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The University of New Mexico (UNM) voted on Wednesday to keep a Chick-fil-A franchise on campus, after a proposal was put forth to ban the popular fast restaurant, on the basis of company COO Dan Cathy's financial support for organizations which promote traditional marriage.
The Student Union Building (SUB) Board, which is comprised of administrators, alumni, and student representatives, voted 8-3, in favor of keeping the restaurant.
The SUB Board vote was initiated after a resolution was passed by the student government organization, the Associated Students of the UNM (ASUNM), which claimed Chick-fil-A’s divisive history of donations and statements in support of traditional marriage contributed to a hostile campus environment.
Walter Miller, the Associate Vice President for student life at UNM, oversaw the SUB Board meeting and vote on the Chick-fil-A resolution.
Miller claimed the results of a campus poll indicated most students had a positive opinion of Chick-fil-A’s services, which influenced the decision of the SUB Board to keep the chain in the student union.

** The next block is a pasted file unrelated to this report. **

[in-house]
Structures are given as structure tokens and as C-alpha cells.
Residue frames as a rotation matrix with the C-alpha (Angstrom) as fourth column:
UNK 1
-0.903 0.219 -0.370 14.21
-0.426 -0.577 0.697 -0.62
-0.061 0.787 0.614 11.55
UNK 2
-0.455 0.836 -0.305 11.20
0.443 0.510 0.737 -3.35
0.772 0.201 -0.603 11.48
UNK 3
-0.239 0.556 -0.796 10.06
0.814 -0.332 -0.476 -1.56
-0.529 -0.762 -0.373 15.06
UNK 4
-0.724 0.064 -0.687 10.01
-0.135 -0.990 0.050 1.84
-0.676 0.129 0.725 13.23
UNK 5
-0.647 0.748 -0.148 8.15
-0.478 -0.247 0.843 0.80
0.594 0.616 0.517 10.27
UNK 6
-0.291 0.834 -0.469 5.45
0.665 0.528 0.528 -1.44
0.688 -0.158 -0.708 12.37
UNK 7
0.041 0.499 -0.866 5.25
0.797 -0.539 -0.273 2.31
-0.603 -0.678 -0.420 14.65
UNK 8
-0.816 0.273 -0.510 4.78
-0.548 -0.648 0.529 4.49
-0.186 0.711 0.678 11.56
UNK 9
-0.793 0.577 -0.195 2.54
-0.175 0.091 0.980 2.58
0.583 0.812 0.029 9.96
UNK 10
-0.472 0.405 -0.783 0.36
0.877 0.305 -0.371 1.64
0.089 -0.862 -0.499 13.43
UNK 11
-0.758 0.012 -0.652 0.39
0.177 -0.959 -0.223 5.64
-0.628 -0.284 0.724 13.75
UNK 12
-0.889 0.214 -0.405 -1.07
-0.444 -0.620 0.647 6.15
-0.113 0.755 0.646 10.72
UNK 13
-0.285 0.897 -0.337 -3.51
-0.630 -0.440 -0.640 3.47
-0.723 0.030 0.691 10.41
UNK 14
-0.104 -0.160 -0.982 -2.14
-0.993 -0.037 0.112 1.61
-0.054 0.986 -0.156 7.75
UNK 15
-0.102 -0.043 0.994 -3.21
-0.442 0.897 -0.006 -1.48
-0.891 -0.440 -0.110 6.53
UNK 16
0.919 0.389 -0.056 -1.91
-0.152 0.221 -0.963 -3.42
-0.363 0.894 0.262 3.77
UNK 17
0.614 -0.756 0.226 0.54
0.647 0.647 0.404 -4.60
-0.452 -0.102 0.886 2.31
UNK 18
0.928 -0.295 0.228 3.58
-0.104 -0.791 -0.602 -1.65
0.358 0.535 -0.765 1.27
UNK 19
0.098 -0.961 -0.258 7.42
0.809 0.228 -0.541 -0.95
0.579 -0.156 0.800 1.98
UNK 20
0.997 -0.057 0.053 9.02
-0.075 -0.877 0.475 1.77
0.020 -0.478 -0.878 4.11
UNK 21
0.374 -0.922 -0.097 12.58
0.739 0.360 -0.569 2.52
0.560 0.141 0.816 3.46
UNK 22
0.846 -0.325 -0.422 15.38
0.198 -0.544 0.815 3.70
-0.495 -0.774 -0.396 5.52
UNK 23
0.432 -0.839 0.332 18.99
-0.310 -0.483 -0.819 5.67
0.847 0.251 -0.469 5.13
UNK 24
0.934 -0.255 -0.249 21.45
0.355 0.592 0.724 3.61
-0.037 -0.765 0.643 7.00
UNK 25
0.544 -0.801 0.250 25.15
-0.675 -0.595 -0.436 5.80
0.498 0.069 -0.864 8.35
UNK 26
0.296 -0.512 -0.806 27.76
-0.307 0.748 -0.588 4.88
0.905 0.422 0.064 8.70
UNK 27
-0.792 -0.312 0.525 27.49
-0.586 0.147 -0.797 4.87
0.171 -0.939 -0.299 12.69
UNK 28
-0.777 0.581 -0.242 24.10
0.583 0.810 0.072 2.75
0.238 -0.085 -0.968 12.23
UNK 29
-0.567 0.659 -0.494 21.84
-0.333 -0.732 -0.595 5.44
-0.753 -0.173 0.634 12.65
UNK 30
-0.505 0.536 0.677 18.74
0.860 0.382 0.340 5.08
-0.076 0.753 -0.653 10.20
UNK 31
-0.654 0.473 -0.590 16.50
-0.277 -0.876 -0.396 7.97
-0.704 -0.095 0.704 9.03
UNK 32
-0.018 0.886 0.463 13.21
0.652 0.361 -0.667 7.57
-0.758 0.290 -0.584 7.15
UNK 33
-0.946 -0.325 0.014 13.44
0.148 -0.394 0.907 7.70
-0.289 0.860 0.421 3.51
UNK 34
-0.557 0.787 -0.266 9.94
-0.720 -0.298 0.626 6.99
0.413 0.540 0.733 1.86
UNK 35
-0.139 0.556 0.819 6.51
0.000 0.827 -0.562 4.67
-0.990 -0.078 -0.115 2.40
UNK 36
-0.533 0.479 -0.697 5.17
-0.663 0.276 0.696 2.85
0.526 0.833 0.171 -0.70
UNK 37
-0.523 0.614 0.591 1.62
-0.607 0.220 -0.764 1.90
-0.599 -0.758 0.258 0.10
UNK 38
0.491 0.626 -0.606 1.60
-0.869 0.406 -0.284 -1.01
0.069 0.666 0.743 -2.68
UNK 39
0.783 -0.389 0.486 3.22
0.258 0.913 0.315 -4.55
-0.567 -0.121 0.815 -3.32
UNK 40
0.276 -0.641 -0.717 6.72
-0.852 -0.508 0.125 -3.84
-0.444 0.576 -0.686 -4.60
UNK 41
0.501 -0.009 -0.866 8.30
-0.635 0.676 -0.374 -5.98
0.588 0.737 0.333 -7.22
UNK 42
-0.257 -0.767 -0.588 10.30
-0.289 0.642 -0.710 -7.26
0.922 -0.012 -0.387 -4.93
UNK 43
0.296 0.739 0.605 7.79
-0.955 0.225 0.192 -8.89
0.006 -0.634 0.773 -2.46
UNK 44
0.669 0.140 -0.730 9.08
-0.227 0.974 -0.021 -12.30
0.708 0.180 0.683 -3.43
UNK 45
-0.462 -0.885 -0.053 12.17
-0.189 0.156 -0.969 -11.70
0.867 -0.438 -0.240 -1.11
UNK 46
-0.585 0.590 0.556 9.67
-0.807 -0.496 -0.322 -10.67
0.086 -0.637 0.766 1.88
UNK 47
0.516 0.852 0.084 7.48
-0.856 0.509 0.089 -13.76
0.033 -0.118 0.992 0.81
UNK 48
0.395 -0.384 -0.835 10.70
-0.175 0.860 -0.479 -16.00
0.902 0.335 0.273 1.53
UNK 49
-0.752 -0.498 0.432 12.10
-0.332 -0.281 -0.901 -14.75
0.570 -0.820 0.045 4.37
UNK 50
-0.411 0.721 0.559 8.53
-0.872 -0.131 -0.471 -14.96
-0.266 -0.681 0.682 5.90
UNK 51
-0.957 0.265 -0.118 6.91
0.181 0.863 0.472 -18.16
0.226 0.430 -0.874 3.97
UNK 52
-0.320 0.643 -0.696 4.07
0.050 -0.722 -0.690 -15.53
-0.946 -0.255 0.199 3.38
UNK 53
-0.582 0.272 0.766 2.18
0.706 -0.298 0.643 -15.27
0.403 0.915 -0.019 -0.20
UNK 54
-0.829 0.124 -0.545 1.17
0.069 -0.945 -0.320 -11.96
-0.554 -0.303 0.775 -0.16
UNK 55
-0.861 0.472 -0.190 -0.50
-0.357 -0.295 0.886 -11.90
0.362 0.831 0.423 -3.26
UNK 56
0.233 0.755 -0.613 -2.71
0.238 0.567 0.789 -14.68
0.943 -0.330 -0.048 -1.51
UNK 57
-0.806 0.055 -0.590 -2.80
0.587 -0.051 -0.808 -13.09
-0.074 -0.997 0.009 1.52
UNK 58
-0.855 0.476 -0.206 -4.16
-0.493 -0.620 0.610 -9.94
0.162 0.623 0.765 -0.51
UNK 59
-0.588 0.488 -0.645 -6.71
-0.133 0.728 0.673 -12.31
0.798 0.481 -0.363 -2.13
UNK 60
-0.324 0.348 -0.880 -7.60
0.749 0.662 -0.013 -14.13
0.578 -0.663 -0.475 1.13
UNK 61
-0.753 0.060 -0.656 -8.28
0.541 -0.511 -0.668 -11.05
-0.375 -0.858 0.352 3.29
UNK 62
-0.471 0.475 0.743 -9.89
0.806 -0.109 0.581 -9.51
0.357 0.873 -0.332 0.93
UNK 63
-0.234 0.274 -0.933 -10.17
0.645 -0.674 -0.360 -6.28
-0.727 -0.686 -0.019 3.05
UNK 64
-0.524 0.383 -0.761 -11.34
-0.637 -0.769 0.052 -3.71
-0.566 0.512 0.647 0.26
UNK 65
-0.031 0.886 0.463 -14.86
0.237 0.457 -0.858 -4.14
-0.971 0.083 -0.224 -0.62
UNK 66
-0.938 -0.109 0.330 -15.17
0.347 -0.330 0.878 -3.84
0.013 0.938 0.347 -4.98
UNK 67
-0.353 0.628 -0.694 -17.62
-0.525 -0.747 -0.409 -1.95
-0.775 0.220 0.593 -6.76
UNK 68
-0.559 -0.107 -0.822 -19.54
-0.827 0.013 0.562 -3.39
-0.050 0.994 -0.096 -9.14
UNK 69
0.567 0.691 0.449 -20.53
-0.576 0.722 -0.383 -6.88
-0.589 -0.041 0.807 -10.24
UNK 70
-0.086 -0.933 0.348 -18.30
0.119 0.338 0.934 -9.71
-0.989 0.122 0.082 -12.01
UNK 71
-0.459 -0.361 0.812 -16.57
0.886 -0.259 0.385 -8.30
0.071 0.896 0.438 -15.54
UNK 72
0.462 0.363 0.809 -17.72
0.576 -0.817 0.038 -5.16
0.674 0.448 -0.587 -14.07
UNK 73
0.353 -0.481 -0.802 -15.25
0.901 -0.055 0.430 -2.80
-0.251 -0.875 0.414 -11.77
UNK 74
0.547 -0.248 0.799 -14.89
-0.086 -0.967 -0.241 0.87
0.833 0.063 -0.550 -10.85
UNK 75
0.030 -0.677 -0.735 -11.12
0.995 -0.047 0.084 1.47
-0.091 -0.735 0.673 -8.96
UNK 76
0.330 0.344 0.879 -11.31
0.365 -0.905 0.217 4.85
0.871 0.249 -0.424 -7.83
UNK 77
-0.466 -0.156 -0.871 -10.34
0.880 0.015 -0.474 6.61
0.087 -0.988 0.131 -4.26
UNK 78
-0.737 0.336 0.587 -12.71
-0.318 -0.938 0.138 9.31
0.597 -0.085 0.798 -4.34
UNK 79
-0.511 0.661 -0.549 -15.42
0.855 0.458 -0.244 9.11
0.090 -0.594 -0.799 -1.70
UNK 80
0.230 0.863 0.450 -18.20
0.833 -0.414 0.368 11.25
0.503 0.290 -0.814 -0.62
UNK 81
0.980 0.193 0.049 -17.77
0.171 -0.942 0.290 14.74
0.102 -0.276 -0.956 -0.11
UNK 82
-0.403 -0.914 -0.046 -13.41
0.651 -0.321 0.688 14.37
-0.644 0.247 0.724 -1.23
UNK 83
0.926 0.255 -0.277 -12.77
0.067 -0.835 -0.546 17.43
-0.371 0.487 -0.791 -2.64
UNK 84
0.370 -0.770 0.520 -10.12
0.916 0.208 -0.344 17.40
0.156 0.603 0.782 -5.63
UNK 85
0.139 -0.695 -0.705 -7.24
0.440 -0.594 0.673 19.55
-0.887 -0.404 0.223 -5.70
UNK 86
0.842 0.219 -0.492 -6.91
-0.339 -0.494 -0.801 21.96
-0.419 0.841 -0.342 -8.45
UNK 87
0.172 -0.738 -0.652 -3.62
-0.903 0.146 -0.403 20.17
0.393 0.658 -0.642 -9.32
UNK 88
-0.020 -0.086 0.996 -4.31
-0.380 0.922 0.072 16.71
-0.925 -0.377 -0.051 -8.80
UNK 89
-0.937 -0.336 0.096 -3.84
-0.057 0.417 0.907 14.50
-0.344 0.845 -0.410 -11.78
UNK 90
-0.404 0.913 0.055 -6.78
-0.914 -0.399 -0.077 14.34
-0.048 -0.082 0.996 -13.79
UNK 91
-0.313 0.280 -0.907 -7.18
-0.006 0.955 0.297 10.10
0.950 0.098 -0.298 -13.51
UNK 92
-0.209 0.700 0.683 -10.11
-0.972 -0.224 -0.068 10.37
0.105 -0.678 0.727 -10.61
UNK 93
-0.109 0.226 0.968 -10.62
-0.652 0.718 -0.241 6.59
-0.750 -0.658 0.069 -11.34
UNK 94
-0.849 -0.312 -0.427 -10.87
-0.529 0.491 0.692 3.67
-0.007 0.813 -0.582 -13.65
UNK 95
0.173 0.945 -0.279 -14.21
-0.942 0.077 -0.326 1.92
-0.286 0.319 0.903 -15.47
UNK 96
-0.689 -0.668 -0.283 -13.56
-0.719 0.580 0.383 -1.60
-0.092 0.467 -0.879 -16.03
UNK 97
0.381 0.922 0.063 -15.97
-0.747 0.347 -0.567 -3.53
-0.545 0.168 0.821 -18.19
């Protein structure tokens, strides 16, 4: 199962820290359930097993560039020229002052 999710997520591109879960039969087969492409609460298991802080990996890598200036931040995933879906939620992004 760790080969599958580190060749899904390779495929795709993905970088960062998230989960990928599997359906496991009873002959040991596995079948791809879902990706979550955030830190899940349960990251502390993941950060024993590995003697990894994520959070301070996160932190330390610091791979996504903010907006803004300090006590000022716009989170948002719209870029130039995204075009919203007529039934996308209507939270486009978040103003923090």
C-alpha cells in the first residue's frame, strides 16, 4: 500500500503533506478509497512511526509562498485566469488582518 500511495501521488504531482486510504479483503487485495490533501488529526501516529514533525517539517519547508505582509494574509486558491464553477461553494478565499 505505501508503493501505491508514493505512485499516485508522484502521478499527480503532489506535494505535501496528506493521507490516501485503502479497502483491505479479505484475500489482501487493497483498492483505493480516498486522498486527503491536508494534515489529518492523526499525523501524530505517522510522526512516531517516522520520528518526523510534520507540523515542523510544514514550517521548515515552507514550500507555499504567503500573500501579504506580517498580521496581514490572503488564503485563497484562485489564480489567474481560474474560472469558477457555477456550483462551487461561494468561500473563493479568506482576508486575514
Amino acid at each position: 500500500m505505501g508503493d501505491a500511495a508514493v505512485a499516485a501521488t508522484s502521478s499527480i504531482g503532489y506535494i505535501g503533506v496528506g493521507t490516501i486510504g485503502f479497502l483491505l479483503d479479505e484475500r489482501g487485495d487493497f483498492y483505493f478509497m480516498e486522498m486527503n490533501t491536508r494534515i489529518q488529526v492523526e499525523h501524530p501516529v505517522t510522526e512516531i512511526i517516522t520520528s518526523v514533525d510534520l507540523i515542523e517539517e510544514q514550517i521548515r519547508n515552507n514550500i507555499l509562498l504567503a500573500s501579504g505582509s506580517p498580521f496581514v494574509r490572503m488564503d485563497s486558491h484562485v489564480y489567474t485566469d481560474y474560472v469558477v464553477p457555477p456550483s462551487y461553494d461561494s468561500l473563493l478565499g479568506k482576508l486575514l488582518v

“I think the research and survey results are what was important for them. To get feedback from the campus community in the whole, that was the important part,” said Miller.
Miller suggested that while most students surveyed liked the Chick-fil-A product, he encouraged those who disagreed with their political message to vote with their wallets.
“[I] think what the survey showed from a product standpoint, that’s what the people like. They don’t always agree with their [Chick-fil-A]political views, or social views, but that …those who are really opposed to some of the focuses can vote by not purchasing their product.”
Not all students were happy with the SUB Board’s decision.
Damon Hudson, a Student Senator in the ASUNM, who was a contributing author of the original resolution to remove Chick-fil-A from campus, disagreed with the SUB Board’s decision.
“I think the safety they [LGBT students] are feeling is lacking because that organization [Chick-fil-A] is around” said Hudson.
According to Hudson, the ASUNM is already working on changing the way the SUB Board selects campus restaurants.
“There are people [ASUNM members] working on making comments and moving forward with something to make sure the way the SUB selects restaurants is better mandated and such in the future,” he said.
Hudson felt the decision of the SUB created an unfair campus environment for members of the LGBT community.
“I think it’s unfair for anyone who hasn’t been in those shoes to judge it I don’t know how you can know that emotion until you’ve truly felt it,” he concluded.
Follow the author of this article on Twitter: @TimPDion
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